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United States v. Faison

United States District Court, E.D. Kentucky, Central Division, Lexington

February 16, 2017




         This case is before the Court on remand from the United States Court of Appeals for the Sixth Circuit. The Sixth Circuit directed this Court to conduct an evidentiary hearing to cure certain factual infirmities in the record and to reassess whether Faison's counsel provided him with ineffective assistance of counsel. The Court held a hearing on October 4, 2016 during which Cullen Gault, Faison's CJA appointed attorney, and Ron Walker, the Assistant U.S. Attorney prosecuting the case, both testified.

         As set forth below, this Court's conclusion remains the same: Faison's ineffective assistance of counsel claim fails. The Court finds that the entirety of the record conclusively shows that Faison is not entitled to relief under 28 U.S.C. § 2255.

         I. Background

         The record in this case is well documented. (DE 786; DE 814). Therefore, the Court will recite only the facts related to the issues in the present matter.

         On November 24, 2009, Cullen Gault was appointed to defend Faison on charges of conspiracy to distribute a controlled substance, in violation of 21 U.S.C. § 841(a)(1), and conspiracy to possess with intent to distribute a controlled substance, in violation of § 841(a)(1). See 21 U.S.C. § 846.

         On December 15, 2009, Gault sent Faison a letter along with a proposed Plea Agreement. In the letter, Gault noted that he “had an ethical obligation to forward [Faison] the . . . documents.” (DE 860, Def. Ex. 2). He also sent Faison an email on the same day reiterating the contents of the letter. (DE 860, Def. Ex. 2). Two days later, on December 17, 2009, Gault sent Faison another email, confirming that he would meet with Faison in Cincinnati, Ohio on December 22, 2009. (DE 860, Def. Ex. 2). In preparation for the meeting, Gault reached out to Assistant U.S. Attorney Walker inquiring as to whether Walker could provide him with the names of potential witnesses who might testify against Faison in the event of a trial. In response, Walker pointed Gault to a few names and noted that “[t]his was the best I can do until pleas are reached with [Faison's co-defendants].” (DE 860, Def. Ex. 2).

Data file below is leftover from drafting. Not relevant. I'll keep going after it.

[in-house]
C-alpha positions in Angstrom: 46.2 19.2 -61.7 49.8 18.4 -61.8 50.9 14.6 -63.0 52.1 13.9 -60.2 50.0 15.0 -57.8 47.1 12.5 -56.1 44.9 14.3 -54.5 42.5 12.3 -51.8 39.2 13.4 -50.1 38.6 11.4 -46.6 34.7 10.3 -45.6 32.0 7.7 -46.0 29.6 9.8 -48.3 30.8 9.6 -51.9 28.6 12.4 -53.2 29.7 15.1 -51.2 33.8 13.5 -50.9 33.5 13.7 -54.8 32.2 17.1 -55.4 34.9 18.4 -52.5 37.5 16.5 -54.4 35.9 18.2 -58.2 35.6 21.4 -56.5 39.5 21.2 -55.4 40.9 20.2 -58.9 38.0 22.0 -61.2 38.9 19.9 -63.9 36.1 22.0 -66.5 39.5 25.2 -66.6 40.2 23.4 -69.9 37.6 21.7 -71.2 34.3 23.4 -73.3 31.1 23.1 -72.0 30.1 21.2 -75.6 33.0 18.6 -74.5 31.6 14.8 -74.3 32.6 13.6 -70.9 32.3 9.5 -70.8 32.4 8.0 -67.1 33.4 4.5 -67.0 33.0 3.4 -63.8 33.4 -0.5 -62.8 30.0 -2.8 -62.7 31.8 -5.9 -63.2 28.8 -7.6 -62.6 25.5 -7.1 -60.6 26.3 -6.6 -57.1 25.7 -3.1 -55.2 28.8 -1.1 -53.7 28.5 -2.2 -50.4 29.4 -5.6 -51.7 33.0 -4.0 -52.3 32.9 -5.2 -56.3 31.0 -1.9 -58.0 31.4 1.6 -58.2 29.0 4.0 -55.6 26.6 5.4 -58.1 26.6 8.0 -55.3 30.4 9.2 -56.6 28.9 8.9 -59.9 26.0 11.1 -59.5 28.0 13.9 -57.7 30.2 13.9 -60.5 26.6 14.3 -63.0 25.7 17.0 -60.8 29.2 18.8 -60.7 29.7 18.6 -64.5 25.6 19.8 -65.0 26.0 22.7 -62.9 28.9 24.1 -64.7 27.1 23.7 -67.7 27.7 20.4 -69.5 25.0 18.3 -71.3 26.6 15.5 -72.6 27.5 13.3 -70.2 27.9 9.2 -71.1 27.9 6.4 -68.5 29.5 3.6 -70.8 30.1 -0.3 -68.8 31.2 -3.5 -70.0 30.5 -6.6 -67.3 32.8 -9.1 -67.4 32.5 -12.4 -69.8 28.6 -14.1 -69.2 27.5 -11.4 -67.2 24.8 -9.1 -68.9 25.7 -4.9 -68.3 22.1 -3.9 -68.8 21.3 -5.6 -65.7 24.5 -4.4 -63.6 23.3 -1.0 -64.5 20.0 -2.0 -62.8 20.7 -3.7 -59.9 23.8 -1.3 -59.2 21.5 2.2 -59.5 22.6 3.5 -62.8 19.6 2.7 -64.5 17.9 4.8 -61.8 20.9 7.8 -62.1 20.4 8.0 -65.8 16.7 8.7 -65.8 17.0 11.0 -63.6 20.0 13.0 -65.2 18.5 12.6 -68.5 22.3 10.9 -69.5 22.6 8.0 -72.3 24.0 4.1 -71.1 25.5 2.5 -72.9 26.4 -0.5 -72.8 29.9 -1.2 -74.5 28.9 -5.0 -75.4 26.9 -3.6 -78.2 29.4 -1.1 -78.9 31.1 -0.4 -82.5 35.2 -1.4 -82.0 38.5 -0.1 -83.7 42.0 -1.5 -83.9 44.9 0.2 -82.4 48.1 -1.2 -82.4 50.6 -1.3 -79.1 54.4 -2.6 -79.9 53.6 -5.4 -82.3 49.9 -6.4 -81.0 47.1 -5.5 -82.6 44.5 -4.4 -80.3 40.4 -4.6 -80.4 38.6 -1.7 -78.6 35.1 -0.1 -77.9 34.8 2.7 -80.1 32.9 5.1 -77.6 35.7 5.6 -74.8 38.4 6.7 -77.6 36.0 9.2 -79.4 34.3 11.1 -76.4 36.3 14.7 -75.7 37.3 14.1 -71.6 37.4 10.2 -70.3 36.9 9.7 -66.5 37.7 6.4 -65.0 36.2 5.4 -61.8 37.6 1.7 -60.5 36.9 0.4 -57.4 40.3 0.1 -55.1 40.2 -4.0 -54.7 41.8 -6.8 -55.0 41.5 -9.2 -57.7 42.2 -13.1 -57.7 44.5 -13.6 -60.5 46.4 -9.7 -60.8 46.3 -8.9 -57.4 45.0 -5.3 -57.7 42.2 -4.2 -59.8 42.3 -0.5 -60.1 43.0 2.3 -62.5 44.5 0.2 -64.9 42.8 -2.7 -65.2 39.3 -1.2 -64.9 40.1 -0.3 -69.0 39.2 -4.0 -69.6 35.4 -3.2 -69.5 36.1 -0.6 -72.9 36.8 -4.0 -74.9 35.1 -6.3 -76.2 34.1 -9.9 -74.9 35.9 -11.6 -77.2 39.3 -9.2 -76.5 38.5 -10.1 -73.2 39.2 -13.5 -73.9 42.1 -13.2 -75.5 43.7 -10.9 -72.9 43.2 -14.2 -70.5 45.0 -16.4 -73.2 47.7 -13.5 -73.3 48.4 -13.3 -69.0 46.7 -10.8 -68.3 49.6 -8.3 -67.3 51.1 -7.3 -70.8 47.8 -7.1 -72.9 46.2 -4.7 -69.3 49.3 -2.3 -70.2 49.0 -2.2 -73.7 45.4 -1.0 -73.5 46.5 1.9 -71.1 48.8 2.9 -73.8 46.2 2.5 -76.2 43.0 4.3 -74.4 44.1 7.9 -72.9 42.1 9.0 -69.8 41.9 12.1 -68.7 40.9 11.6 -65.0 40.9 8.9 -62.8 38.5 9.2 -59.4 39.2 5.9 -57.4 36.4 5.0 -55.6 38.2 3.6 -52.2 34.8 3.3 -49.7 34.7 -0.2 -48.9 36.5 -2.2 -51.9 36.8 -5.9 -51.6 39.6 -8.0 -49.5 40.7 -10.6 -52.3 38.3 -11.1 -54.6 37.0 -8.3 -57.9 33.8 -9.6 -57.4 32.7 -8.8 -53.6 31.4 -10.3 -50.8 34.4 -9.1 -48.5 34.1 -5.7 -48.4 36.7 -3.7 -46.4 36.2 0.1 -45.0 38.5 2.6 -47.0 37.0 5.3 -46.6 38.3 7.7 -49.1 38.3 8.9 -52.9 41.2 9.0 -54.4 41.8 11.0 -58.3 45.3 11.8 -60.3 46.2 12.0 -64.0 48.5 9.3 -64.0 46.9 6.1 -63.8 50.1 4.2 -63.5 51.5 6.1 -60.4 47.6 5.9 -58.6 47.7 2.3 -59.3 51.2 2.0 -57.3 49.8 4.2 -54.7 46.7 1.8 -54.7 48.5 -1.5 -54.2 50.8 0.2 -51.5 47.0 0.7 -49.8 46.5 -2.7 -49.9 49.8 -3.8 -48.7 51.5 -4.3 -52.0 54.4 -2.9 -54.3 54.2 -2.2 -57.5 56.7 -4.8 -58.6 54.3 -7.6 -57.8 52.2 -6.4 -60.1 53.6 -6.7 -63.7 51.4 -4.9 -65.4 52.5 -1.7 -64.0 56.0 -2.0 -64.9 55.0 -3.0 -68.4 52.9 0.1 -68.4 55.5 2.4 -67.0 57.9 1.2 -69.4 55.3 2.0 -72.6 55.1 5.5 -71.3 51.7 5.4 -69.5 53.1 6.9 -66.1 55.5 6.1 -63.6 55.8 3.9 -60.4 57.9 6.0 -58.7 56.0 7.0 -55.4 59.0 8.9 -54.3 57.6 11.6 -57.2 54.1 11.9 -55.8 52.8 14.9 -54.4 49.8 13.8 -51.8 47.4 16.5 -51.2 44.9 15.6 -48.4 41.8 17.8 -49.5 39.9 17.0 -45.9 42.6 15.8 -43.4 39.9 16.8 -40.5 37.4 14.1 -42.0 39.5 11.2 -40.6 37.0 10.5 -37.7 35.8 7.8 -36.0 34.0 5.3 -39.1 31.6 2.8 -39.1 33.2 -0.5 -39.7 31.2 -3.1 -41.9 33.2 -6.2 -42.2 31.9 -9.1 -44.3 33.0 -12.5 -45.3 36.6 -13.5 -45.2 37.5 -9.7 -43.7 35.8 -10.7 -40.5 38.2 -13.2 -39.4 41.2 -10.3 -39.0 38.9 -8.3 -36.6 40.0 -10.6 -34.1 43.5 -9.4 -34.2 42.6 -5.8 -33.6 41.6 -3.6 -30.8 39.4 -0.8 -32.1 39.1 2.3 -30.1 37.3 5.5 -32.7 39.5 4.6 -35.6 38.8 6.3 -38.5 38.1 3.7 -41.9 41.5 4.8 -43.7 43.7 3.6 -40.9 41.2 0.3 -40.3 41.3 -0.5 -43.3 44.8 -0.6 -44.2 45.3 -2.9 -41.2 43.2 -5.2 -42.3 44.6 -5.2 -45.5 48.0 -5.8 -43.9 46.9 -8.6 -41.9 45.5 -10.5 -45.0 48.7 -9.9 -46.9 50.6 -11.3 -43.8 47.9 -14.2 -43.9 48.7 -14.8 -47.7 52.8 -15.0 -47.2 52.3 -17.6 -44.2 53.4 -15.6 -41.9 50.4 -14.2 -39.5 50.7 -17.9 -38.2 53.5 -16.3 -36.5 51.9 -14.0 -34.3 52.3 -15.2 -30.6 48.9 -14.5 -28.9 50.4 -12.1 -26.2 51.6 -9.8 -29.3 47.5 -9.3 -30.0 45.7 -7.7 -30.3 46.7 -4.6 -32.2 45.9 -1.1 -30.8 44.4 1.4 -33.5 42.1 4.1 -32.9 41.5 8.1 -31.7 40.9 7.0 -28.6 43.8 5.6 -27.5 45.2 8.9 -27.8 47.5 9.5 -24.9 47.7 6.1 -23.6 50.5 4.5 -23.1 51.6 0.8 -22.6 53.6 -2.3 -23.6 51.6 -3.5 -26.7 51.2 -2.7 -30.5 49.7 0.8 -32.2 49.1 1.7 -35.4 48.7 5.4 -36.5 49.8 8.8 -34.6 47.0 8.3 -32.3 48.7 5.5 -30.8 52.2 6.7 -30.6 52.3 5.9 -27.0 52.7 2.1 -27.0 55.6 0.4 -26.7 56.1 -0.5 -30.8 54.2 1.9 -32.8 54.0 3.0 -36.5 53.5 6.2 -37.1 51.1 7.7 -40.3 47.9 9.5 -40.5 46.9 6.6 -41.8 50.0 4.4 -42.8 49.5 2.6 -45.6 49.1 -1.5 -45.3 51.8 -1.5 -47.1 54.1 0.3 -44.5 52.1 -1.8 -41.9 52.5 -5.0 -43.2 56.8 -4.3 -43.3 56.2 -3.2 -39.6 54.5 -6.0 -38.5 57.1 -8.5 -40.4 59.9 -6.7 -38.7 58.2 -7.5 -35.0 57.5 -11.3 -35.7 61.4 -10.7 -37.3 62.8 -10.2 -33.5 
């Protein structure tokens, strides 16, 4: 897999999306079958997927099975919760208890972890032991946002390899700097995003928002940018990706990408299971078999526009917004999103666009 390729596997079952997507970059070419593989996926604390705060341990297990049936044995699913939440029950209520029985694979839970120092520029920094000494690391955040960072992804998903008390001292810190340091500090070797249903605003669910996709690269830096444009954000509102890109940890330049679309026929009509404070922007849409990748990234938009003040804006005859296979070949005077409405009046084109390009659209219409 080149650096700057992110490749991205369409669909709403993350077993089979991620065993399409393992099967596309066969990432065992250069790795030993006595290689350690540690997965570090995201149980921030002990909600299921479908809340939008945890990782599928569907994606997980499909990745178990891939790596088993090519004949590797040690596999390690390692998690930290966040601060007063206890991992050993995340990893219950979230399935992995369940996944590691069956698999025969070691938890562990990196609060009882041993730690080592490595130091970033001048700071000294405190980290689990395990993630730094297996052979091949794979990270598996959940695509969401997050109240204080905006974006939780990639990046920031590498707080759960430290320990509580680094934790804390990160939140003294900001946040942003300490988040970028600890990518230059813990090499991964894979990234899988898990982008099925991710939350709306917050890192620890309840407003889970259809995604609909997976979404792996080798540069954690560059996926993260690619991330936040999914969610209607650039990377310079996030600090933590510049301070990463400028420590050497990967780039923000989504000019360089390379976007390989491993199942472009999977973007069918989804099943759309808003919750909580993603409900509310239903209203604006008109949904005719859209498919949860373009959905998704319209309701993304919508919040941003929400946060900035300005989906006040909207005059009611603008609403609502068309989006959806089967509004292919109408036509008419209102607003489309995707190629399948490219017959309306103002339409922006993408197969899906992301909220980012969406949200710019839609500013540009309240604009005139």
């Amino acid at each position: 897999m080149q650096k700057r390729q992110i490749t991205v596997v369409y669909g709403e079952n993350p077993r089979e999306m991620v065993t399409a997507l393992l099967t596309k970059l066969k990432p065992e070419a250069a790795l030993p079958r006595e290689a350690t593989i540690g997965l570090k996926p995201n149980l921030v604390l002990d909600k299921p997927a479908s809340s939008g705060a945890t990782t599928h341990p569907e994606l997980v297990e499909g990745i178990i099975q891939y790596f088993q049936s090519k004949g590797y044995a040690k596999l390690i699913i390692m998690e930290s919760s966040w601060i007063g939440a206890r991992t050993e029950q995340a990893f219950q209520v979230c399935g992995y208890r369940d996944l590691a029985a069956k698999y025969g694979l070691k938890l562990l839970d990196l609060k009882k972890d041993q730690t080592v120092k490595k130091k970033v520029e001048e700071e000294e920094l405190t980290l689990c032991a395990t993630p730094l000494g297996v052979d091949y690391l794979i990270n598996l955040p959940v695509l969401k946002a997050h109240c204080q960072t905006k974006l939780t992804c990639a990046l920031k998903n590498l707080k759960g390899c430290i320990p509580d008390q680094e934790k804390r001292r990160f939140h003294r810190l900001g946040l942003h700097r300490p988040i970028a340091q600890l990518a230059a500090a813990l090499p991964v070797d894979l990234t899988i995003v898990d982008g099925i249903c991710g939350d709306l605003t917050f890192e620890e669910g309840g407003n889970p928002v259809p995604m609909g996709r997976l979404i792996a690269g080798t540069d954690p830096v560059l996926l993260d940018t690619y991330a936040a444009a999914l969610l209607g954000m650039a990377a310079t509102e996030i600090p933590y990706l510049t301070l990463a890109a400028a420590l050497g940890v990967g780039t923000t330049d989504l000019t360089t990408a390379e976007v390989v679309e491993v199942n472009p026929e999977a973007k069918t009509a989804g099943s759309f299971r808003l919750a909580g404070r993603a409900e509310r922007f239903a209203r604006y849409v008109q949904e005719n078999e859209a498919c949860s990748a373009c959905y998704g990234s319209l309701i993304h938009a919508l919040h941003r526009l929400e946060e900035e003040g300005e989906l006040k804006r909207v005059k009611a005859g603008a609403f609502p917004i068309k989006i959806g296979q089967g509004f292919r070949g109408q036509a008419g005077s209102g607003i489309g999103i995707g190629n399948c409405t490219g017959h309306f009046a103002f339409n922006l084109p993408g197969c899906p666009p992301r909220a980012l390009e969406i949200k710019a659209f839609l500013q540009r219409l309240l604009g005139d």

Faison and Gault met in Cincinnati to discuss the case. (DE 860, Ex. 1 at 3). There were no documented discussions between Gault and Faison until a few weeks later, when Gault sent Faison a series of emails between January 6 and January 13 discussing, among other topics, the Federal Sentencing Guidelines and discovery materials. (DE 860, Ex.1 at 2). Nothing in the email exchange mentioned the offer of a plea deal by the government.

         On January 14, 2010, Gault made a series of phone calls. He called the Court's chambers to confirm the deadline of January 18, 2010 by which to file a motion for a change of plea. Also, Faison and Gault spoke by telephone regarding the status of the case. As indicated by Gault's follow-up email, Faison at that point “still desire[d] to go to trial.” (DE 860, Def. Ex. 2). In that same email, Gault further outlined an anticipated sentencing guideline range based upon Faison's criminal history. He stated: “It is my opinion this places you in a Criminal History Category IV. If you then review the Federal Sentencing Guidelines, the recommendation to the Court would be 121-151 months. I used a base level of 29.” (DE 860, Def. Ex. 2). The email also referenced a conversation Gault and Walker had the same day. (DE 860, Ex. 1 at 4). The CJA records indicate that Gault spoke to Walker about the nature of the case and that Walker was willing to participate in a conference call with Faison regarding the same. As Gault's email to Faison noted: “ Walker, the prosecutor, wanted me to inform you that the base level could increase because it is his opinion the Jury will find a greater quantity of drugs were sold that was contained in your proposed Plea Agreement. If that comes to fruition, your base level would be higher and the sentence recommendation to the Court could be higher.” (DE 860, Def. Ex. 2).